Washington State has extreme temperatures, both hot and cold. The temperature can change 20 degrees from one day to the next. Excessive heat can contribute to accidents in many ways. It becomes more difficult to concentrate on the job, and this can lead to errors in judgment. It is important to be aware of the danger signs. When wearing restrictive clothing, even a lower temperature can be dangerous.
Heat Exhaustion Symptoms
- A person is dazed, staggers, or becomes dizzy.
- A person may present symptoms of nausea or vomiting and can feel chilly.
- The person’s face looks pale.
- A person has a weak pulse, and their body temperature is below normal.
- A person is sweating heavily with clammy/moist skin.
Heat Exhaustion Prevention
- Avoid ice water while working.
- Drink plenty of liquids, preferably water, every 15 minutes, even if you are not thirsty.
- Avoid heavy, fatty foods.
- Wear light colored clothing.
- Avoid fatigue; get plenty of rest.
REMEMBER: Alcohol consumption during off work hours can still contribute to dehydration the next day.
What to do
- Move the person to a cooler place. Do not leave them alone.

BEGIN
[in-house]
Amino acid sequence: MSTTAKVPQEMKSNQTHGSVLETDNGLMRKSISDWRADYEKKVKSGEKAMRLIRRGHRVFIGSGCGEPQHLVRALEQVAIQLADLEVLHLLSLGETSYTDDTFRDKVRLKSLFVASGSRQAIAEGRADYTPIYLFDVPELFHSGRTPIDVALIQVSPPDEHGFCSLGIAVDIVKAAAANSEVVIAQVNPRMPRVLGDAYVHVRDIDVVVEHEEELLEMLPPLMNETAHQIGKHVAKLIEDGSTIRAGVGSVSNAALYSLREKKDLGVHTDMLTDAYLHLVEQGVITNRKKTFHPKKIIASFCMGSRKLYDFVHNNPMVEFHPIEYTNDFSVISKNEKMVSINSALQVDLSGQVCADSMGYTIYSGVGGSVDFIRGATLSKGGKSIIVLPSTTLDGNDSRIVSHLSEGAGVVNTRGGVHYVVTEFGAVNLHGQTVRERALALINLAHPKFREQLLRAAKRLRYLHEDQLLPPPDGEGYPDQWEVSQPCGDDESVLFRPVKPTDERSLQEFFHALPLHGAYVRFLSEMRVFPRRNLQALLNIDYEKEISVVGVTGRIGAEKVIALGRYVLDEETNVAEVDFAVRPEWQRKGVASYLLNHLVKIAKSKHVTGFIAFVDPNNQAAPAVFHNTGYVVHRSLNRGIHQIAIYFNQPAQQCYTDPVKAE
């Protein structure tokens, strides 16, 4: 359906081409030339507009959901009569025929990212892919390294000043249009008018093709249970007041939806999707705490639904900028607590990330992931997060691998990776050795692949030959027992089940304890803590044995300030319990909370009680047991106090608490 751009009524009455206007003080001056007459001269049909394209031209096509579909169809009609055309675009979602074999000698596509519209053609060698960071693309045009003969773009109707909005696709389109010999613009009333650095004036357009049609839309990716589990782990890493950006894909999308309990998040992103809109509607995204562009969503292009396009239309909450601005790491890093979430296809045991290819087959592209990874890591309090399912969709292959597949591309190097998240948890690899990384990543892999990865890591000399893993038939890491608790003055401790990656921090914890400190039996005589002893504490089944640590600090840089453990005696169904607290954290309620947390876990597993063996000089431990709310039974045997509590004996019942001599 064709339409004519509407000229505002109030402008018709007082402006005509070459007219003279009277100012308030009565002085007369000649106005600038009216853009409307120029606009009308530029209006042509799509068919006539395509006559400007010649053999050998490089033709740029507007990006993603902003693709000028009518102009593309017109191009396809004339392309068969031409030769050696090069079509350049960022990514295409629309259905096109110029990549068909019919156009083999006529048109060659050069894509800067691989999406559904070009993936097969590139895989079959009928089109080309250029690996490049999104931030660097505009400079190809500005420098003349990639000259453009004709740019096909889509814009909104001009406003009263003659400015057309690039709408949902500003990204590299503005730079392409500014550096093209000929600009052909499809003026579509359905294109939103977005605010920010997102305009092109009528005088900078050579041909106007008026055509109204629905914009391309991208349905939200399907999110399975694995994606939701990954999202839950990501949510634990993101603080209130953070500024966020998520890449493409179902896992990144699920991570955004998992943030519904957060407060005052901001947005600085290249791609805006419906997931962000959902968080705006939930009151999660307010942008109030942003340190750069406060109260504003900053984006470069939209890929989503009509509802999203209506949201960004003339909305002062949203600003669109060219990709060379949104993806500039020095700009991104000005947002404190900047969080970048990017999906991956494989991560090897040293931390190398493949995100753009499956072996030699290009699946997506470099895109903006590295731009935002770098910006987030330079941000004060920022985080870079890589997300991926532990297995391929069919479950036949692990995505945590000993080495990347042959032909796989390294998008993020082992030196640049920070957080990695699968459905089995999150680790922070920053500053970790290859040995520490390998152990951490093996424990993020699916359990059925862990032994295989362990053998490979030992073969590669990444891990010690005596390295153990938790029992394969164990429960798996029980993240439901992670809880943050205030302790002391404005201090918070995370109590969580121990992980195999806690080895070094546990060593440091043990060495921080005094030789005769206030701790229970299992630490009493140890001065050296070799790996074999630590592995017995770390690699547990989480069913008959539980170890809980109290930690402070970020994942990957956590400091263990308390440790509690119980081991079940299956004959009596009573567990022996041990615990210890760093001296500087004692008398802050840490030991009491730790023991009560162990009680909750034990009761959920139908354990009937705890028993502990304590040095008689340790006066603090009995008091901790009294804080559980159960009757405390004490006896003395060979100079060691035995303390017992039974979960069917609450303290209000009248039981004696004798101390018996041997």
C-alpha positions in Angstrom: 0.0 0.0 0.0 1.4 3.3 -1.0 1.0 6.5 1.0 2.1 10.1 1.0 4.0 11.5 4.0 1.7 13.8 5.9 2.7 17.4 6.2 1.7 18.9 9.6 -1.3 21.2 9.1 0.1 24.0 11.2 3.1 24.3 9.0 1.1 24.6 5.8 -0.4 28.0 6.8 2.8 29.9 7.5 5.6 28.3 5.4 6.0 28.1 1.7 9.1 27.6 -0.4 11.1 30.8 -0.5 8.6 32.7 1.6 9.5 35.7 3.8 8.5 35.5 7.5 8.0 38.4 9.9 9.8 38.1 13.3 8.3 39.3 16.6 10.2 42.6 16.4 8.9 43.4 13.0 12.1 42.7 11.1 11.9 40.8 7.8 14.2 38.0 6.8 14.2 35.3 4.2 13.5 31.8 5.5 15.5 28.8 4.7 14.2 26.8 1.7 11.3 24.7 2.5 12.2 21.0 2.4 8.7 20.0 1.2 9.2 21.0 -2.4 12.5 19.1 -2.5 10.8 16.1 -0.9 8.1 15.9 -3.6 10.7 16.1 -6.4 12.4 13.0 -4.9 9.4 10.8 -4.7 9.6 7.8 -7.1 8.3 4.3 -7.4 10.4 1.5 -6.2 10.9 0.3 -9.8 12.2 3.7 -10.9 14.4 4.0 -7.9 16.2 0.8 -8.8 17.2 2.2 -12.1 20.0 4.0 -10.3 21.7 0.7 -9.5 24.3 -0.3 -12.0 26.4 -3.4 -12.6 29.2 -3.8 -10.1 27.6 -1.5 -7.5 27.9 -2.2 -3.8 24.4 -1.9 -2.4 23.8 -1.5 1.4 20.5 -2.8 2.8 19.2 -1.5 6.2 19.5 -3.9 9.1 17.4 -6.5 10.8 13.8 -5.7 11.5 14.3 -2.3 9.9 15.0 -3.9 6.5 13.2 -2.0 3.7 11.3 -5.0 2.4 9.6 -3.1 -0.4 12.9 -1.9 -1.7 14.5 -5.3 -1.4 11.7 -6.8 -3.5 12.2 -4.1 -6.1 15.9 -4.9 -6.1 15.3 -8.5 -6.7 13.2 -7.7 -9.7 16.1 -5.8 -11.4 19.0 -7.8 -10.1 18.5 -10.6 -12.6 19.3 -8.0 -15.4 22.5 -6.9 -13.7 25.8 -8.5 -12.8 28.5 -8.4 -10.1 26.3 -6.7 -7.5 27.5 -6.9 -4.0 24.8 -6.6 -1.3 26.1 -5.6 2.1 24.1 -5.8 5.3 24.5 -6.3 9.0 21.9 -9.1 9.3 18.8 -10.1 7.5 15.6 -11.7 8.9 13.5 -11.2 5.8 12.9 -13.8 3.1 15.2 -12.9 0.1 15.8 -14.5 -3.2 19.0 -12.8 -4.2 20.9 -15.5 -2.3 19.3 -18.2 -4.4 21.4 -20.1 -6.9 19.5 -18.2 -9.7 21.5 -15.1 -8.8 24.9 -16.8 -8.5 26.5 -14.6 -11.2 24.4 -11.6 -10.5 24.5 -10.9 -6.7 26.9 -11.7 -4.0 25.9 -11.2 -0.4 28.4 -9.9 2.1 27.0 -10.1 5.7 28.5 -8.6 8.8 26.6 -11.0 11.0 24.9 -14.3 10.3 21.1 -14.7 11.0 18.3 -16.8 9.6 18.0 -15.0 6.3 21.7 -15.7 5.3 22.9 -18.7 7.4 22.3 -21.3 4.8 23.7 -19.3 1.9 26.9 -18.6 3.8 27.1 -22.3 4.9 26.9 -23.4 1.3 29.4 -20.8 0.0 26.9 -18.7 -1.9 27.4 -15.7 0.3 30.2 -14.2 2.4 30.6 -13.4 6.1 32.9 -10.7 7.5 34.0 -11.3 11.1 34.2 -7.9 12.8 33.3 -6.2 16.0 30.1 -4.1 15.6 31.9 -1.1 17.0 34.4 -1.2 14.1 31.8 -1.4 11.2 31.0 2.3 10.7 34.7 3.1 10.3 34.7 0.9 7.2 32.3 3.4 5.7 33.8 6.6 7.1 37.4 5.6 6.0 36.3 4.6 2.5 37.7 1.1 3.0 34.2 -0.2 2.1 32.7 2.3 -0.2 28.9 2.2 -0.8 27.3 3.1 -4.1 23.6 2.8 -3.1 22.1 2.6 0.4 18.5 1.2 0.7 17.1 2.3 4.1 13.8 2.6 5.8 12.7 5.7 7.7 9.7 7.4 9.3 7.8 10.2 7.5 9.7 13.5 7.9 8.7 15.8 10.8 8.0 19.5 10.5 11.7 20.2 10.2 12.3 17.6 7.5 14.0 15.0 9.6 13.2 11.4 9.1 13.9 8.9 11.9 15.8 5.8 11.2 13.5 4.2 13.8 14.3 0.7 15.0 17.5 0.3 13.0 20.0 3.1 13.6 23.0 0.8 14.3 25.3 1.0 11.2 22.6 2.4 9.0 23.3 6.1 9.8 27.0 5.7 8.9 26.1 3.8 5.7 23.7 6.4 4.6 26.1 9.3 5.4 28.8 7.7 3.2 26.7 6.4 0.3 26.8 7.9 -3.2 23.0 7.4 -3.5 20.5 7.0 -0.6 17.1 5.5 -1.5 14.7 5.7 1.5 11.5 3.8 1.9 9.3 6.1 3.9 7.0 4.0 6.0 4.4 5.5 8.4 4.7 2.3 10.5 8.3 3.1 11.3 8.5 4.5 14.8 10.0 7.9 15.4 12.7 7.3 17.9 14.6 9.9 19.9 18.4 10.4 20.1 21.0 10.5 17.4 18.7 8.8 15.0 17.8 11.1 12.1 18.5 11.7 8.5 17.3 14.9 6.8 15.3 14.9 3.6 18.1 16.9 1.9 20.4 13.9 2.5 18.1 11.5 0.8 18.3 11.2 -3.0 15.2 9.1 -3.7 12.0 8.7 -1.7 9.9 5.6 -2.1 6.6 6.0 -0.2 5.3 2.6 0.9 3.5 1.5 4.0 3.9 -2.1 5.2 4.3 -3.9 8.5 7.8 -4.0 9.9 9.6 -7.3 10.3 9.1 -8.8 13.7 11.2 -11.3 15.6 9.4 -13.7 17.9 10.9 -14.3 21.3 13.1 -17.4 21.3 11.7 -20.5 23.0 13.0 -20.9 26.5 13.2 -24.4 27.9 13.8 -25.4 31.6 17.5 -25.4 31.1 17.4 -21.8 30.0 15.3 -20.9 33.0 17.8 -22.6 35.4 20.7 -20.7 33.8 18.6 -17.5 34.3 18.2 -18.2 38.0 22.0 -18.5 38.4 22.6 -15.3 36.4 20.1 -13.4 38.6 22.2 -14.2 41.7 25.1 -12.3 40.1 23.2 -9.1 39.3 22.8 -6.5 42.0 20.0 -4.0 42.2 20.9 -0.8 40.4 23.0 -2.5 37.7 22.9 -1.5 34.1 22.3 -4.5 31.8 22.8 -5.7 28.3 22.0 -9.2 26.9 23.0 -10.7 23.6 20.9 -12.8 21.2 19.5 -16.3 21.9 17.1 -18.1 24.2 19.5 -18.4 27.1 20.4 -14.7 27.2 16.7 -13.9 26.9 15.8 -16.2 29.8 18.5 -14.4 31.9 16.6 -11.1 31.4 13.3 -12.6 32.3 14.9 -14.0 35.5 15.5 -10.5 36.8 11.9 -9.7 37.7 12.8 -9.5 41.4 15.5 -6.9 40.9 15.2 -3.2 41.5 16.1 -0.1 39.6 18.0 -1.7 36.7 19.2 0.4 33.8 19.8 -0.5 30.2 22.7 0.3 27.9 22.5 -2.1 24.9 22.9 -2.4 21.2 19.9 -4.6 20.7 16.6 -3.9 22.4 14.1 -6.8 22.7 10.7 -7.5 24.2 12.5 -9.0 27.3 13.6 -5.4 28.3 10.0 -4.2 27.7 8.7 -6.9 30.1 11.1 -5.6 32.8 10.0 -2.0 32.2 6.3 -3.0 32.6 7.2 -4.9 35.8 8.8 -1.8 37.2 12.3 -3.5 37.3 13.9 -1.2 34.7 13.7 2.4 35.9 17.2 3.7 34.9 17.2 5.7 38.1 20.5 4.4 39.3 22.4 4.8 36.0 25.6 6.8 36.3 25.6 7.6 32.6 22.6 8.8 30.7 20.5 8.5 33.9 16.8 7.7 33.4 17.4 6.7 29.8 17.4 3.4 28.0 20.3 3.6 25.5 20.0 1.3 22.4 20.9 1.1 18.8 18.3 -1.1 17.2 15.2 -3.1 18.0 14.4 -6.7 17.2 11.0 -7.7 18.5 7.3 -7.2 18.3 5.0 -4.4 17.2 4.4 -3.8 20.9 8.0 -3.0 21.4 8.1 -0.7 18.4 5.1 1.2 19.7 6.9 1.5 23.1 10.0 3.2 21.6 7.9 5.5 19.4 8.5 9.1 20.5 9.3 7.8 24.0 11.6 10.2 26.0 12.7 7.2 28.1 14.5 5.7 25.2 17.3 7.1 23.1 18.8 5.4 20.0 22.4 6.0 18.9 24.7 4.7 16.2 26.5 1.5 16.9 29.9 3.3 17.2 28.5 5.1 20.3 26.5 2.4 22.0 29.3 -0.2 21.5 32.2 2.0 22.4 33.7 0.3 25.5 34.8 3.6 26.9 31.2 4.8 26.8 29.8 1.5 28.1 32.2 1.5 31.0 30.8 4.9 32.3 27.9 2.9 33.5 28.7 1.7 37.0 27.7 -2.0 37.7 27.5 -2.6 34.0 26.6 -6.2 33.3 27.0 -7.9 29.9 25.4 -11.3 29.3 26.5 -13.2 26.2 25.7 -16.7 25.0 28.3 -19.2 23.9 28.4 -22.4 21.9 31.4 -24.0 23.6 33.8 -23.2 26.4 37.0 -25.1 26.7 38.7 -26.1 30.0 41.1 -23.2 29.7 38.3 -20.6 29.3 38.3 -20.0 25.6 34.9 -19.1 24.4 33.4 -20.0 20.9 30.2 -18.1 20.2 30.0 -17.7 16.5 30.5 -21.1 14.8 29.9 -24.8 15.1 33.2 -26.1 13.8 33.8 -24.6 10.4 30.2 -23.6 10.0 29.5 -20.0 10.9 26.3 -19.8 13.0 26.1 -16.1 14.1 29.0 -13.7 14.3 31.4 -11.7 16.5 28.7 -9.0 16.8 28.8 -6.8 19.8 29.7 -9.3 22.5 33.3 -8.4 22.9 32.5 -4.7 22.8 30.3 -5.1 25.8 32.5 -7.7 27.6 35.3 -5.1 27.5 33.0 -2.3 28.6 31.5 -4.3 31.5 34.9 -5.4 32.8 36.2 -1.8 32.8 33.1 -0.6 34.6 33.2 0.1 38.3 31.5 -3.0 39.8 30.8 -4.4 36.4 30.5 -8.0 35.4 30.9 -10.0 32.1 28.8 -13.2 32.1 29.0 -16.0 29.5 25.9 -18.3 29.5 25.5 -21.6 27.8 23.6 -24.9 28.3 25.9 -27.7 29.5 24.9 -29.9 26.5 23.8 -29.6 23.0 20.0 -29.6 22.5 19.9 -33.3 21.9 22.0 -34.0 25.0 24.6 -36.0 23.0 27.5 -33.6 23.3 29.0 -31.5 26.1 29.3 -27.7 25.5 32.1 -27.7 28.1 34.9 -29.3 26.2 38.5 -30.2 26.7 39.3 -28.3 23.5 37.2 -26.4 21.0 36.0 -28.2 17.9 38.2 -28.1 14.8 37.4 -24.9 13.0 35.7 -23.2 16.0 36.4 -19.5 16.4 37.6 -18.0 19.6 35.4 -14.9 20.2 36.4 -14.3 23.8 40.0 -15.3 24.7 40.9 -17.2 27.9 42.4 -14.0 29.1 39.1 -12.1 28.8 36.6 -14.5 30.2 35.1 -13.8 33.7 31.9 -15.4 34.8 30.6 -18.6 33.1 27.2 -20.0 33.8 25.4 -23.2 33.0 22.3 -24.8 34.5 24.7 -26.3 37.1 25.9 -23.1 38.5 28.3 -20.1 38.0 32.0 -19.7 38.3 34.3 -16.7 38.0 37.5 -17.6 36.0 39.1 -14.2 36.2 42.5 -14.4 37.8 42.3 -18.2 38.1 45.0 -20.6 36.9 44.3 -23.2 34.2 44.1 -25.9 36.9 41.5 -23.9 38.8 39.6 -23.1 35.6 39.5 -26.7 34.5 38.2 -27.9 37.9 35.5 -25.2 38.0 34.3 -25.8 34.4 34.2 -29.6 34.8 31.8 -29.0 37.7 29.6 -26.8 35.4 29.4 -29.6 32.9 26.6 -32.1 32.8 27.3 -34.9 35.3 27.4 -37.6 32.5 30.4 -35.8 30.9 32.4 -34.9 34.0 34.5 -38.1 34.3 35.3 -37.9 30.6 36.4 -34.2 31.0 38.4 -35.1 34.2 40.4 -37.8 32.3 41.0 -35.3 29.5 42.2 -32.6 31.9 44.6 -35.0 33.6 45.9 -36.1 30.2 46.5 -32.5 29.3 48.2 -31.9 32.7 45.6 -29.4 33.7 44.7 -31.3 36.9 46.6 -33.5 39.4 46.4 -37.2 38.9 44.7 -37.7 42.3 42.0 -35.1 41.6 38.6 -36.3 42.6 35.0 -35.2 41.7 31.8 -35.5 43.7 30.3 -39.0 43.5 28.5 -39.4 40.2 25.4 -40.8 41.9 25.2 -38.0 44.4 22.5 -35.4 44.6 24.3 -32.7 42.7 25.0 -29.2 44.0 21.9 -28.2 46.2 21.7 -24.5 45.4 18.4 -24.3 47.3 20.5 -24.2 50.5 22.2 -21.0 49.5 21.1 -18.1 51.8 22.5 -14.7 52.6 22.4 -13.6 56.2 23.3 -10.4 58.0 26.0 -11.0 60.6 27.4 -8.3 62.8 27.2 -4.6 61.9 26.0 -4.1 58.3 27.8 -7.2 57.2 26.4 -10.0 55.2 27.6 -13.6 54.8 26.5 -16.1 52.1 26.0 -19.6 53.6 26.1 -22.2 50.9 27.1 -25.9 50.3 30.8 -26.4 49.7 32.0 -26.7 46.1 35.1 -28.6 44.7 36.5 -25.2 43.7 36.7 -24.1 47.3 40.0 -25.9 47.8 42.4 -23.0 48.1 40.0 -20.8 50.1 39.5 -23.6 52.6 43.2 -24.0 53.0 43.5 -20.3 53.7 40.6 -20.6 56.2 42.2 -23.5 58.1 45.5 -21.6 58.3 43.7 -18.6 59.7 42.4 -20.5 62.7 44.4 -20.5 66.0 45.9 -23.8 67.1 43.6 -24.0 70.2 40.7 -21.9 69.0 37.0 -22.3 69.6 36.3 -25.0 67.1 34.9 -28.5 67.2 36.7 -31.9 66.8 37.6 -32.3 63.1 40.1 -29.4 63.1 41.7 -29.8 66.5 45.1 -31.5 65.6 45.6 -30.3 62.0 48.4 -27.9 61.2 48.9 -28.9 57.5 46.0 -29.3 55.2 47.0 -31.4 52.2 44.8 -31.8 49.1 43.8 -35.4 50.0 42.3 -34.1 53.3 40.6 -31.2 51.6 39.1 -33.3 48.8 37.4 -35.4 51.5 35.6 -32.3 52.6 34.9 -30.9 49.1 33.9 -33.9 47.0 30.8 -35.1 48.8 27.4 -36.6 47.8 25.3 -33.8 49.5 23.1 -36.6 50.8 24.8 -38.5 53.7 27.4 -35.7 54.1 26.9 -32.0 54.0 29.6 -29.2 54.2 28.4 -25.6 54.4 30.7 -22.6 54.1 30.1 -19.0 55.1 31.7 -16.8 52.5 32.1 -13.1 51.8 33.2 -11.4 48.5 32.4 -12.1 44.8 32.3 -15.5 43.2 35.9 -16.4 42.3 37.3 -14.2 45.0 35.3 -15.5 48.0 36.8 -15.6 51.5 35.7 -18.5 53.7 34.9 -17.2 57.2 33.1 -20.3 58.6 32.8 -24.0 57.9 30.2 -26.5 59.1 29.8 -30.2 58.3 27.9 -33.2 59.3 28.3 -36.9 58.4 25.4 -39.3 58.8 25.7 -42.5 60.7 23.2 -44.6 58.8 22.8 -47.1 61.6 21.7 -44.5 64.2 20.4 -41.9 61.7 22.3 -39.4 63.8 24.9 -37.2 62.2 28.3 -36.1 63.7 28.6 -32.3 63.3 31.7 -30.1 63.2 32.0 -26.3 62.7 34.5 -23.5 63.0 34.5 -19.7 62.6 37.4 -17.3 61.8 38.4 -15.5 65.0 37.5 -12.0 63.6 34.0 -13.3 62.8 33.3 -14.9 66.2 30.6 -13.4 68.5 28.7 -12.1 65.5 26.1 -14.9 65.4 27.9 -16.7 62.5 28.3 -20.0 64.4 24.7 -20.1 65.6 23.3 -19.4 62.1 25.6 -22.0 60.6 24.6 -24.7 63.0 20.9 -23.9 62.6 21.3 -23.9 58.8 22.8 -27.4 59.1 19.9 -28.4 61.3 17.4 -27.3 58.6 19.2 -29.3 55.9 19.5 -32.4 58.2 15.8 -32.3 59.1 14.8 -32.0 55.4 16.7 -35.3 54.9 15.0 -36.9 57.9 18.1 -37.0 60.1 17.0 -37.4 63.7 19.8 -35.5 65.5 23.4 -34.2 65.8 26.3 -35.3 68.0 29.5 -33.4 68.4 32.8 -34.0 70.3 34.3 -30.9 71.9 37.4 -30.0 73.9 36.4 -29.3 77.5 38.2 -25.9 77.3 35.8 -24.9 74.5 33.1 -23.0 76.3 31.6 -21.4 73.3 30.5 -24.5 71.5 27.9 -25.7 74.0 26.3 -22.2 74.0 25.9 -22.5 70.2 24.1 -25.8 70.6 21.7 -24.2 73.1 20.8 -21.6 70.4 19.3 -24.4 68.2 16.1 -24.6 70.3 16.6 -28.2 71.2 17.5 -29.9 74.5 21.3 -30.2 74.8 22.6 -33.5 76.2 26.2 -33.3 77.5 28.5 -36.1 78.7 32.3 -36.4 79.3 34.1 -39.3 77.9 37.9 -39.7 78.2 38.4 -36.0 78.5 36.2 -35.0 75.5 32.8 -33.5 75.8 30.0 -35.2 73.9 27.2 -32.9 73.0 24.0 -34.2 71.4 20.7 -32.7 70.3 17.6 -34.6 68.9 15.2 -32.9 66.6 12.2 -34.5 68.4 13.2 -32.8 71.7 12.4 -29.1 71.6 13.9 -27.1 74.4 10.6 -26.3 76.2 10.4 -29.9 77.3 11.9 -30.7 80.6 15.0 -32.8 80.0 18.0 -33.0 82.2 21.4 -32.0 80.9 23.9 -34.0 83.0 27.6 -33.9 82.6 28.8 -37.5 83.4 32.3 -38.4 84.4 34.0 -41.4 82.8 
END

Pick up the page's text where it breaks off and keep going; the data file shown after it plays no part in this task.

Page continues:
- Loosen and remove heavy clothing that restricts evaporative cooling.
- If conscious, provide small amounts of cool water to drink.
- Remember three simple words: water, rest, shade.
- More severe symptoms of heat exhaustion.
- Sweating may or may not be present.
- Red or flushed, hot, dry skin.
- Bizarre behavior.
- Mental confusion or losing consciousness.
What to do
- Call 911 for emergency medical assistance.
- Keep the victim lying down with their head lower than their feet.
- Loosen the victim’s clothing.
- Give fluids if possible. Avoid ice water and alcohol. Salt solutions are best.
Heat illness can be life-threatening.
The body is reacting to a life-threatening situation.
Do not take chances.
Prevent Heat illness by being proactive.